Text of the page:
Take the 2-minute tour ×
Stack Overflow is a question and answer site for professional and enthusiast programmers. It's 100% free, no registration required.

This has me wondering. Suppose I have :

class Base
{
public:

    template<typename T>
    void foo(T& varT)
    {
        //
    }

    template<typename T, typename U>
    void foo(T& varT, U& varU)
    {
        //
    }
};

class Child : public Base
{
public:
    template<typename T, typename U, typename Z>
    void foo(T& varT, U& varU, Z& varZ)
    {
        //
    }
};

Now when I try this:

Child c;

char cVar;
int iVar;
float fVar;

c.foo(cVar);
c.foo<int>(cVar);
c.template foo<int>(cVar);

None of the calls work. They are always shadowed with error 'No matching member function for call'. Can anybody point me to a way to resolve this? I read in the standard that derived objects shadow template functions inherited but the standard explicitly said that the parameter list must be the same if they are shadowed.

Appreciate the help.

share|improve this question
1  
"but the standard explicitly said that the parameter list must be the same if they are shadowed" Wrong. That's required for overriding virtual functions. –  dyp Jun 21 '14 at 13:58

2 Answers 2

up vote 3 down vote accepted

Hiding base members always happens when you have a name in a derived class that is present in a base class. The basic reason is that it is desirable to guard derived class uses against changes in the base class: assuming names from bases were not hidden, if a new overload in a base class is added a working look-up to a derived member may be hijacked to rather refer to the base class without any indication in the derived class that something may happen in the base class. If you mean to make the base members available, you can use a using declaration:

class Child : public Base
{
public:
     using Base::foo; // declare that you want look up members from the base class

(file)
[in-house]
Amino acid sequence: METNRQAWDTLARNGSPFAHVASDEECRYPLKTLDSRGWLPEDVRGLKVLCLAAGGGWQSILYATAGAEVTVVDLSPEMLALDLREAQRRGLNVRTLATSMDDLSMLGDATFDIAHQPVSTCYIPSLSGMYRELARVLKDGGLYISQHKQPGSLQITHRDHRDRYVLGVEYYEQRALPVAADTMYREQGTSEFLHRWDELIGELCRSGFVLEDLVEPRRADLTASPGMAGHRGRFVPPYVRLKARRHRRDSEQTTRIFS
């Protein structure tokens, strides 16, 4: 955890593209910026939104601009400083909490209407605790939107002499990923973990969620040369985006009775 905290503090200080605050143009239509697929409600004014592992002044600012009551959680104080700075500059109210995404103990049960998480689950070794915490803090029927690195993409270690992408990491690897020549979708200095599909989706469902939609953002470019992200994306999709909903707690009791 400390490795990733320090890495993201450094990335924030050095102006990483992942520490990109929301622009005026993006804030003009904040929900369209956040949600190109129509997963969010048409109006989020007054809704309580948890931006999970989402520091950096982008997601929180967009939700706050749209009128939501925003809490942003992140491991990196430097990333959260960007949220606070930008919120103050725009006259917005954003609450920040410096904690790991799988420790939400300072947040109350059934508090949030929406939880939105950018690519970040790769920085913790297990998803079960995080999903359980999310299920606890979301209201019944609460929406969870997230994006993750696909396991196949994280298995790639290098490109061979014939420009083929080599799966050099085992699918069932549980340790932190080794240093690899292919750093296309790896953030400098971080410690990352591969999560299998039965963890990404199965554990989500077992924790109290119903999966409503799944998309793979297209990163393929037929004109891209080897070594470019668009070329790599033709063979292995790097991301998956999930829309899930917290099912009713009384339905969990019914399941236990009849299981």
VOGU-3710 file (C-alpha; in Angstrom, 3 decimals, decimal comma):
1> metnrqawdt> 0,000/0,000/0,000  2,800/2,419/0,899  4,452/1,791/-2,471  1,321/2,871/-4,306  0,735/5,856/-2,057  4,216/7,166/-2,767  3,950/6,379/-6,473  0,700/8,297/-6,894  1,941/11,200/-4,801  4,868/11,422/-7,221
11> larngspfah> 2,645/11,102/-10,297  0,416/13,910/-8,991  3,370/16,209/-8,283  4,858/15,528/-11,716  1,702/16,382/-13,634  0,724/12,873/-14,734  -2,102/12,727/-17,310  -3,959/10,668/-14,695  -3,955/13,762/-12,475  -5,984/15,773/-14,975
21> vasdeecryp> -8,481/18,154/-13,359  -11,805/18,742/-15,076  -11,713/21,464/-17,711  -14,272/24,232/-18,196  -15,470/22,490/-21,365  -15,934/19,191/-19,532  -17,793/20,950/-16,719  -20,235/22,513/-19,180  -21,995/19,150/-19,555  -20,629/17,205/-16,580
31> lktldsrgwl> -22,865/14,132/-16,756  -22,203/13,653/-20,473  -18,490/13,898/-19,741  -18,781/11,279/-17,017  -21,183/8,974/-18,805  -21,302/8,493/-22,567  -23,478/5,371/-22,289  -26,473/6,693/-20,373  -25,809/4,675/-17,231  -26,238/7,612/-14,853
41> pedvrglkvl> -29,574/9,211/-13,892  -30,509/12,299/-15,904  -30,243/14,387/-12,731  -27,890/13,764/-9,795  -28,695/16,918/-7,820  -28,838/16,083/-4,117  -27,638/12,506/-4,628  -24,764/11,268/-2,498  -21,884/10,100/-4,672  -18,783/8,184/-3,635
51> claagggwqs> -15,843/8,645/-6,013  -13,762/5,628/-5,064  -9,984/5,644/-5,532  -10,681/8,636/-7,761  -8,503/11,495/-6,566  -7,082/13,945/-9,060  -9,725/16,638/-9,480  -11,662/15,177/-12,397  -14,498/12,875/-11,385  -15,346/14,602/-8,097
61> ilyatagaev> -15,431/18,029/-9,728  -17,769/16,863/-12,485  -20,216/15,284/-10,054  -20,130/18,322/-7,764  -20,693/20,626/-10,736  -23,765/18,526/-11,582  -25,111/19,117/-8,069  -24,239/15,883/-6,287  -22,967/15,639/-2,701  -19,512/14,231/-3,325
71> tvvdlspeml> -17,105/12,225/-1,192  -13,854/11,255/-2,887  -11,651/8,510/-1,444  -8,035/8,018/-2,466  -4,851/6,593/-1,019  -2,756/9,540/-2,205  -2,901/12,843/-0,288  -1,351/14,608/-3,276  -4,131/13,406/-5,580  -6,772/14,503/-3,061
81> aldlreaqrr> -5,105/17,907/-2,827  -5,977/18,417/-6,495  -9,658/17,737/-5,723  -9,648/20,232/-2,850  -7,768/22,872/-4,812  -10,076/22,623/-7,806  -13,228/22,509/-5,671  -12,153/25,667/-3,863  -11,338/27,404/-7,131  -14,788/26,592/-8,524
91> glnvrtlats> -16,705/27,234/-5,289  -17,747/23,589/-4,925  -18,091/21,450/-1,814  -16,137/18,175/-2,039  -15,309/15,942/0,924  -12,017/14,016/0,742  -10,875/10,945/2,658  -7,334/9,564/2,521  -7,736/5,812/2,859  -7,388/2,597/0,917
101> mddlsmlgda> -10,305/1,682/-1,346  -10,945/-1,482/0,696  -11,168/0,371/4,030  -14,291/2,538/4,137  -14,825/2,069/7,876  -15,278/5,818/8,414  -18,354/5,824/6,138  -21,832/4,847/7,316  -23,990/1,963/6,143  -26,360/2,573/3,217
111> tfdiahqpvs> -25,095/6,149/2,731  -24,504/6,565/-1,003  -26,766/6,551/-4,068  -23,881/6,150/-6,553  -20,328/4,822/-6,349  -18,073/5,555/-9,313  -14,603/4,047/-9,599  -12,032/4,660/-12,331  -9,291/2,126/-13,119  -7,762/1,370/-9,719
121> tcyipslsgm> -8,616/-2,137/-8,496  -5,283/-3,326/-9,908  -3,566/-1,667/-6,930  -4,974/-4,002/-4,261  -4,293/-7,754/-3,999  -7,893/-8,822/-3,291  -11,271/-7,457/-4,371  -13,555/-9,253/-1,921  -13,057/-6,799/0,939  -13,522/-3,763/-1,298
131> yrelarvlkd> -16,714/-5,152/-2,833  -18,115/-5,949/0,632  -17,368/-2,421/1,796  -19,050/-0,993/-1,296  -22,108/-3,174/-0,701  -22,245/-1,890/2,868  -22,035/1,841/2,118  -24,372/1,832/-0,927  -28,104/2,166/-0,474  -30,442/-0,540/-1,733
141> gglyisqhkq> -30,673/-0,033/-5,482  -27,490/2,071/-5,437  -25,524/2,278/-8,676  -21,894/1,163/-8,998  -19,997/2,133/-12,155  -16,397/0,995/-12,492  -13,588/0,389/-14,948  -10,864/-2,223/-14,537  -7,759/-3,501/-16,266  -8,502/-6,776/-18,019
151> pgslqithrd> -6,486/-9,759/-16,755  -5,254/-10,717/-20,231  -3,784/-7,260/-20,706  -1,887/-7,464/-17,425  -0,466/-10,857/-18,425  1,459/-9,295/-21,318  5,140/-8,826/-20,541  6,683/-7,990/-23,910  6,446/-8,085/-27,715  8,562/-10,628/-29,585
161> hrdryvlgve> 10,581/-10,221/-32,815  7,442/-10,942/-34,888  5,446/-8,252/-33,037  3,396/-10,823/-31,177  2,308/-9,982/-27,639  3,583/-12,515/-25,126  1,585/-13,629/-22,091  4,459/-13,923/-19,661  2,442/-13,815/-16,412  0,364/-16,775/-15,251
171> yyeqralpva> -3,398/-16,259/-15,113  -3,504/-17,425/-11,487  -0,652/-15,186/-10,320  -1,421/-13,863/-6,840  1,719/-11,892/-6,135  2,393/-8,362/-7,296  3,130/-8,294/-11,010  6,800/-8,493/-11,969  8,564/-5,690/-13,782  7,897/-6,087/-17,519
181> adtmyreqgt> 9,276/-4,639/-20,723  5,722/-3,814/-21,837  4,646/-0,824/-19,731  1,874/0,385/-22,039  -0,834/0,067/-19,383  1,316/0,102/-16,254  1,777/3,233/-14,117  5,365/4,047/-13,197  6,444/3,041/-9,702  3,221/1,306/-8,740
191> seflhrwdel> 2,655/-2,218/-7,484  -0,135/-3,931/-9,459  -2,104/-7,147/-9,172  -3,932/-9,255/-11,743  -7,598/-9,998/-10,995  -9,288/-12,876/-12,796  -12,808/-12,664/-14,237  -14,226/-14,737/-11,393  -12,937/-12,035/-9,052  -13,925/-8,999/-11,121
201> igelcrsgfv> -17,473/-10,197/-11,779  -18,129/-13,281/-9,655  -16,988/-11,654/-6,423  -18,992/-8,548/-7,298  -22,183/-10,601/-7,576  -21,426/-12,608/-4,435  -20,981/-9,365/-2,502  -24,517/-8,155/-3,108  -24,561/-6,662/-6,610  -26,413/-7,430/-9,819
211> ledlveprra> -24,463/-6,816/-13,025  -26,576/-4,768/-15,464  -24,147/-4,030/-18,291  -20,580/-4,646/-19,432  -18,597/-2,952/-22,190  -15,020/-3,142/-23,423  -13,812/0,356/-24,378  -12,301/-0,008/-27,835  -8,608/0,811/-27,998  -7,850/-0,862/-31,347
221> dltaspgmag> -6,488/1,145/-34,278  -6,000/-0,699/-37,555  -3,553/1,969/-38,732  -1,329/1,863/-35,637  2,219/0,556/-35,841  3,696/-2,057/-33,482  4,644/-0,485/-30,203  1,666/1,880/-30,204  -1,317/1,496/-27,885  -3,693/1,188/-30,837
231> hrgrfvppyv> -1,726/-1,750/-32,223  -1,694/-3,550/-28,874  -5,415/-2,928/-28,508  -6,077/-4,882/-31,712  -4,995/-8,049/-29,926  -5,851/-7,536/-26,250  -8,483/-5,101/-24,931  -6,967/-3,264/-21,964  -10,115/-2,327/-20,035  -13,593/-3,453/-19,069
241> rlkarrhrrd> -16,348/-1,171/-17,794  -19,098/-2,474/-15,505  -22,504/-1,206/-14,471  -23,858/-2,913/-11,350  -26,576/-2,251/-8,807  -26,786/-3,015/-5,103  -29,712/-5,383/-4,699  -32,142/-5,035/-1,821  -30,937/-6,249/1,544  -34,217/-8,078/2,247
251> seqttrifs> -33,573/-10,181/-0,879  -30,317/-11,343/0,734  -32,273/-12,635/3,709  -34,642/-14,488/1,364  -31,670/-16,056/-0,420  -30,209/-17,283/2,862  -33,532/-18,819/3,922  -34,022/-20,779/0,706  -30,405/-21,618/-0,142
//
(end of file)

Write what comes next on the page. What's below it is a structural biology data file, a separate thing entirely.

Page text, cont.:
template<typename T, typename U, typename Z>
     void foo(T& varT, U& varU, Z& varZ)
     {
         //
     }
};

In your code you had three calls:

  1. c.foo(cVar) works with the using declaration.
  2. c.foo<int>(cVar) doesn't work even with the using declaration because you can't bind a non-const reference to int to a char lvalue. Using c.foo<char>(cVar) would work.
  3. c.template foo<int>(cVar) suffers from the same problem. Since c is clearly not a dependent name, there is no need at all to use template in this context.

Without the using declaration you can call the member by qualifying the call explicitly, e.g.:

c.Base::foo(cVar);
share|improve this answer
    
Cool! Thanks for the clarification. Works like a charm. I will accept this a answer as soon as this lets me :) –  bitwise Jun 21 '14 at 14:04
    
@dyp: I rephrased the sentence (and added a bit of a rationale why names are hidden). –  Dietmar Kühl Jun 21 '14 at 14:08

You need this: http://en.cppreference.com/w/cpp/language/using_declaration

Add to Child's definition:

using Base::foo;
share|improve this answer

Your Answer

 
discard

By posting your answer, you agree to the privacy policy and terms of service.

Not the answer you're looking for? Browse other questions tagged or ask your own question.